A country’s football team is often a reflection of it’s people and culture. In Iceland, I found a culture of honesty and honour, humility and respect. The people are genuine and authentic, do not pretend to be what they aren’t or have what they do not. They accept what they are, where they are. They word hard with what little they have to eke out a life and living in places and situations that can be be brutally unforgiving. Iceland and Icelanders have a long history of doing so much with so little, of being prudent, resourceful and frugal. Most of all is an unwavering commitment to each other, helping and fighting with and for each other no matter what, ensuring they stand together or fall together—a strong spirit of collectiveness that I, whose own country’s motto literally translates as “Let’s pull together,” could only take in with awe and admiration. In so doing, they have built a functional, successful, prosperous country, with some of the happiest people on Earth, whose cheerfulness is as infectious as it ubiquitous. To watch and follow the Iceland National Team is to experience this most magical of lands distilled into football form.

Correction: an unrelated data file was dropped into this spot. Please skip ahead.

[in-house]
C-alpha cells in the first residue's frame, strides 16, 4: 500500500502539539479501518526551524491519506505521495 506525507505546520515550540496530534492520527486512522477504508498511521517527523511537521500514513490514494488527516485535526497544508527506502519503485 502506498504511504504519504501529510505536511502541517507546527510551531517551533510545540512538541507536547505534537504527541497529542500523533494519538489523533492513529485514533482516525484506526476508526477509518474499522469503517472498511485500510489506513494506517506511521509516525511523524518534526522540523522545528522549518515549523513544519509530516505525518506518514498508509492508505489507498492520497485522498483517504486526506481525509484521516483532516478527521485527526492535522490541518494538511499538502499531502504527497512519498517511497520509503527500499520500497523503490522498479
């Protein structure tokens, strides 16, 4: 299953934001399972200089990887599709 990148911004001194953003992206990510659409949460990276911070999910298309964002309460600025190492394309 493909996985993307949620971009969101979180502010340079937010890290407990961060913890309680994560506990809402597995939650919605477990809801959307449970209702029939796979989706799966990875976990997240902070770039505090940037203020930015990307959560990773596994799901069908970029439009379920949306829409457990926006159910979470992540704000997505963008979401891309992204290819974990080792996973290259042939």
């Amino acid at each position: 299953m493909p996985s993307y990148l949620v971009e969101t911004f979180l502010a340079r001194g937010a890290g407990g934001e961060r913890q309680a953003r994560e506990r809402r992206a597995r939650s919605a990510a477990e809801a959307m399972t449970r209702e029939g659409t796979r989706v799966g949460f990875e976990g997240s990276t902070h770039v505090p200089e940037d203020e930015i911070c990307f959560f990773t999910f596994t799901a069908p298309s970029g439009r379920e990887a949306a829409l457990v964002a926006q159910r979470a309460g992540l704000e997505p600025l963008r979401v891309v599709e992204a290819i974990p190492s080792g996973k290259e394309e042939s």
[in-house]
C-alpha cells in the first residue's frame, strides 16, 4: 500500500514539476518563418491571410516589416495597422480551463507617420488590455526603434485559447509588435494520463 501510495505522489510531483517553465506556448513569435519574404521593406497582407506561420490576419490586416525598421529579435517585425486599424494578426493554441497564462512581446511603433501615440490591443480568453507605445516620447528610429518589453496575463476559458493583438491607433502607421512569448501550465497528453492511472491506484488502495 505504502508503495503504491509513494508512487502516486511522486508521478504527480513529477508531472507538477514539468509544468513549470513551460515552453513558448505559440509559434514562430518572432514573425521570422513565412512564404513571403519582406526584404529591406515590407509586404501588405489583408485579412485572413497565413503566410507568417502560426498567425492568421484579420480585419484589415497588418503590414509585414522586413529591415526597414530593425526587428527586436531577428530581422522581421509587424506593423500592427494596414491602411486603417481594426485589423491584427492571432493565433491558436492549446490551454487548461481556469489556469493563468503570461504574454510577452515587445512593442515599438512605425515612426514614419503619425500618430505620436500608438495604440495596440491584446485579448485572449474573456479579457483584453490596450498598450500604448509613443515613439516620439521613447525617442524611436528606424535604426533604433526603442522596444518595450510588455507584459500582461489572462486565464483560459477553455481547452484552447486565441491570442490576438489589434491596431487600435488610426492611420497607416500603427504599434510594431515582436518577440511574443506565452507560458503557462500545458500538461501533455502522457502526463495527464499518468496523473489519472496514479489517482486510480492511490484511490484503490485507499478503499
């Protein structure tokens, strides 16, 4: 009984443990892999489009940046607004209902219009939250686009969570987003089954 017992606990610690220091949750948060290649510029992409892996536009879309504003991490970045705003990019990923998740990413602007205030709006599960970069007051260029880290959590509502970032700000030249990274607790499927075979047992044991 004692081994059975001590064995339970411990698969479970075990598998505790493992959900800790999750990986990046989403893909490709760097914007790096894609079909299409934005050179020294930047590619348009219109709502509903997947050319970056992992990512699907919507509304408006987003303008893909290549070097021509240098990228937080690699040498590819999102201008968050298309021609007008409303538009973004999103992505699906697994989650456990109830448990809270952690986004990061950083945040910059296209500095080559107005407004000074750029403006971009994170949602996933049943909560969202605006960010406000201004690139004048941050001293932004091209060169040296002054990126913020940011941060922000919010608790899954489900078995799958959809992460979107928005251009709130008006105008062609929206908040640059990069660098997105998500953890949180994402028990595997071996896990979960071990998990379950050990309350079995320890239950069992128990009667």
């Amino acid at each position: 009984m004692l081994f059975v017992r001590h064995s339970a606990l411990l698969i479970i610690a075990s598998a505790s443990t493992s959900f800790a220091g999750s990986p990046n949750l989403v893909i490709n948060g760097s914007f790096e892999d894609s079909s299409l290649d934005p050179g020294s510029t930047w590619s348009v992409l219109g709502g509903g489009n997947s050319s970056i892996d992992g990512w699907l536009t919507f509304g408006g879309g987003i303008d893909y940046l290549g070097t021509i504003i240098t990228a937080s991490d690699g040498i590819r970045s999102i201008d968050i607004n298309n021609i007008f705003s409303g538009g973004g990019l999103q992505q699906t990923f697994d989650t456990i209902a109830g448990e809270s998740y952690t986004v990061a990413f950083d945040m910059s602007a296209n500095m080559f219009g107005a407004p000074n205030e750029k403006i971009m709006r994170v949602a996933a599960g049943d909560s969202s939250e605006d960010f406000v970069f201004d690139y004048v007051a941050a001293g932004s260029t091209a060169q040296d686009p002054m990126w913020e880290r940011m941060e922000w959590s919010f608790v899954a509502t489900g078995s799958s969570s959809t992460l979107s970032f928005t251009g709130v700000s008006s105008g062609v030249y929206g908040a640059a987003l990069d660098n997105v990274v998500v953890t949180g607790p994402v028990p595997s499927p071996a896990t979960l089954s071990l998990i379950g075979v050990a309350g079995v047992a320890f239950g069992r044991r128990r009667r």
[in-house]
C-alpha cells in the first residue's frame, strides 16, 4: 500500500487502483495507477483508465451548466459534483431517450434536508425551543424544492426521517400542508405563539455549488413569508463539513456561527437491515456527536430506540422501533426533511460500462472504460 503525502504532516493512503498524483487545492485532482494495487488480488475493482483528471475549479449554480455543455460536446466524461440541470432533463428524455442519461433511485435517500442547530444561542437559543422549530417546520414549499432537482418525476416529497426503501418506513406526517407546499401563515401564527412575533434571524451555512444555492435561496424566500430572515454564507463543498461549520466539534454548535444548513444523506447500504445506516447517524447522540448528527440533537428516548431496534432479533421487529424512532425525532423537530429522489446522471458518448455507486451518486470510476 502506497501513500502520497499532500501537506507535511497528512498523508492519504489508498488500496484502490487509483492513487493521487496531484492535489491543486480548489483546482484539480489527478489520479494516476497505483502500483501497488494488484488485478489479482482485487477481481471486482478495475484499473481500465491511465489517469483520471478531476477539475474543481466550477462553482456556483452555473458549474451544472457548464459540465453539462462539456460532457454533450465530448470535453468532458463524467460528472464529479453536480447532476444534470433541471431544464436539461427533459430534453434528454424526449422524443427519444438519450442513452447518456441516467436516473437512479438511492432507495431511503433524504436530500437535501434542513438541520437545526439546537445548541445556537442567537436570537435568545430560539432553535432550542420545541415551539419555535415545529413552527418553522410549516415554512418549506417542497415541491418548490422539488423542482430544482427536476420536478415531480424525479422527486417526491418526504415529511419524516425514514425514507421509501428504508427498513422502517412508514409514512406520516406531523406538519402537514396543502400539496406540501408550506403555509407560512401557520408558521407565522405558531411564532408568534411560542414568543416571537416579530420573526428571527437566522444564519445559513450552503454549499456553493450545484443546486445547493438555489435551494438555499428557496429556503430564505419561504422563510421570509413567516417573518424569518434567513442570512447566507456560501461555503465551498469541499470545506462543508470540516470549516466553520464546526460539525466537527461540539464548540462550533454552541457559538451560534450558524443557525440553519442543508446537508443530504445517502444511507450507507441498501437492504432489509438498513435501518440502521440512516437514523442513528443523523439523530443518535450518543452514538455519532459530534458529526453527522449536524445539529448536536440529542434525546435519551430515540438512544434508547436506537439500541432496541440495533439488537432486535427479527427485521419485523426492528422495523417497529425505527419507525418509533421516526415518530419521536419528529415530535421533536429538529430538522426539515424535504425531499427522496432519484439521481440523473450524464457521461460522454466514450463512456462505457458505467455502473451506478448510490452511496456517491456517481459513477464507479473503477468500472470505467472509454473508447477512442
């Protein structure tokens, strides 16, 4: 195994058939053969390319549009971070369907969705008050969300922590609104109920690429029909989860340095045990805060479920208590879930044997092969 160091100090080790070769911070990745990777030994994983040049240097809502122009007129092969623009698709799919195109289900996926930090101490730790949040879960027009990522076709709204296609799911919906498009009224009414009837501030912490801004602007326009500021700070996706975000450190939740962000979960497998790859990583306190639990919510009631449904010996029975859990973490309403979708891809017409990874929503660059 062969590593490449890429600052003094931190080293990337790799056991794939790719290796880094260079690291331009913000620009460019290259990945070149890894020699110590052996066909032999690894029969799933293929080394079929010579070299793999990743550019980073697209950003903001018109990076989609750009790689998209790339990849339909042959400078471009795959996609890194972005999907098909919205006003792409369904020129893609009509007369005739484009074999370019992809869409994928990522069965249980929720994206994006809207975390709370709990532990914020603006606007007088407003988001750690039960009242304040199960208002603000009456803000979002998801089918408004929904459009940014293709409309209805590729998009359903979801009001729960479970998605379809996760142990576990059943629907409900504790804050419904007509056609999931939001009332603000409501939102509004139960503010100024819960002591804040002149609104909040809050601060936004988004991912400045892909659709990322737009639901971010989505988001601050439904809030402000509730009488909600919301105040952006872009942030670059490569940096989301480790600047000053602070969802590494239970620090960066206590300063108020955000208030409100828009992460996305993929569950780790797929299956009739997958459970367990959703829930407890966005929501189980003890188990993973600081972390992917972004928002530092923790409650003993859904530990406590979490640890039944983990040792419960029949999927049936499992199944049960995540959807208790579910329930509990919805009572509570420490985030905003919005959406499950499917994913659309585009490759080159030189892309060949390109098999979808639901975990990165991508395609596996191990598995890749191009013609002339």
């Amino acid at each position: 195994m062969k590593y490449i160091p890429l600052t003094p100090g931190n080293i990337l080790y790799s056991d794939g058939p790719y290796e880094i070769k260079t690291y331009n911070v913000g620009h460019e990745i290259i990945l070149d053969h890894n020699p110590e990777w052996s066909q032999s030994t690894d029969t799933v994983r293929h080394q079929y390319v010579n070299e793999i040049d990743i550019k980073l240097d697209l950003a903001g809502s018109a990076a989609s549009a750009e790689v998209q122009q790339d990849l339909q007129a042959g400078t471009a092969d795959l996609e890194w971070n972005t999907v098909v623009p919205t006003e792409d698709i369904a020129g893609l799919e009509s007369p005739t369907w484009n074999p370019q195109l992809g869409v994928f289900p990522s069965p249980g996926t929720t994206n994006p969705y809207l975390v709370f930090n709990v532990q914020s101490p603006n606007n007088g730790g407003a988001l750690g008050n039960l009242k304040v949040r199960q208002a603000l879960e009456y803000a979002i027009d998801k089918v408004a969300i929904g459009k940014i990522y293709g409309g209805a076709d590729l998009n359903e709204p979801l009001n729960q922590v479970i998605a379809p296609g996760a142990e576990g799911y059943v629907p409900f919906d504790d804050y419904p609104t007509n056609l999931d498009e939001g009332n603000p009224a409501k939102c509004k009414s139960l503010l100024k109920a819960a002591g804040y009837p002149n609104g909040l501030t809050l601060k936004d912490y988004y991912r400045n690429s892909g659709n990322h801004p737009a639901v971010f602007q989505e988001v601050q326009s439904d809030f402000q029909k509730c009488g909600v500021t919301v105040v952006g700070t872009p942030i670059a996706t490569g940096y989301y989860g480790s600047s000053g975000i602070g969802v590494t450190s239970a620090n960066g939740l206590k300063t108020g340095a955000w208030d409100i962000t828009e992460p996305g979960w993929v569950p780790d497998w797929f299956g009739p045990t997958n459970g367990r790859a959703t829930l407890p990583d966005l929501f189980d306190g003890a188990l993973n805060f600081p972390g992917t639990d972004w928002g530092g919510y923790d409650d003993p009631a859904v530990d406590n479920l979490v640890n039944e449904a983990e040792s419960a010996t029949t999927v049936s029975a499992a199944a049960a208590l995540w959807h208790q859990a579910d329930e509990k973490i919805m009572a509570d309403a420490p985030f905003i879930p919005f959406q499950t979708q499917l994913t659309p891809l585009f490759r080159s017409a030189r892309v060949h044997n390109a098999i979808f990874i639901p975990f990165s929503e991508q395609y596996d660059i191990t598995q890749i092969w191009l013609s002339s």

Now this brave, bold, brilliant band of brothers embarks on another international footballing adventure, in another land their seafaring forebearers once ravaged. This time, they’re there for the biggest prize in all of sport. And I stand, from thousands of miles away, with Iceland. I have pulled down the Eiður Smári jersey, defrosted some frozen hakarl, retrieved a bottle of Brennivín from storage, and found my 66° North beanie. I will proudly and happily have these every time Iceland plays in Russia 2018. And like their countrymen, I will cheer them on vociferously, support them wholeheartedly and love them unconditionally, regardless of how they perform.
Because I fell in love.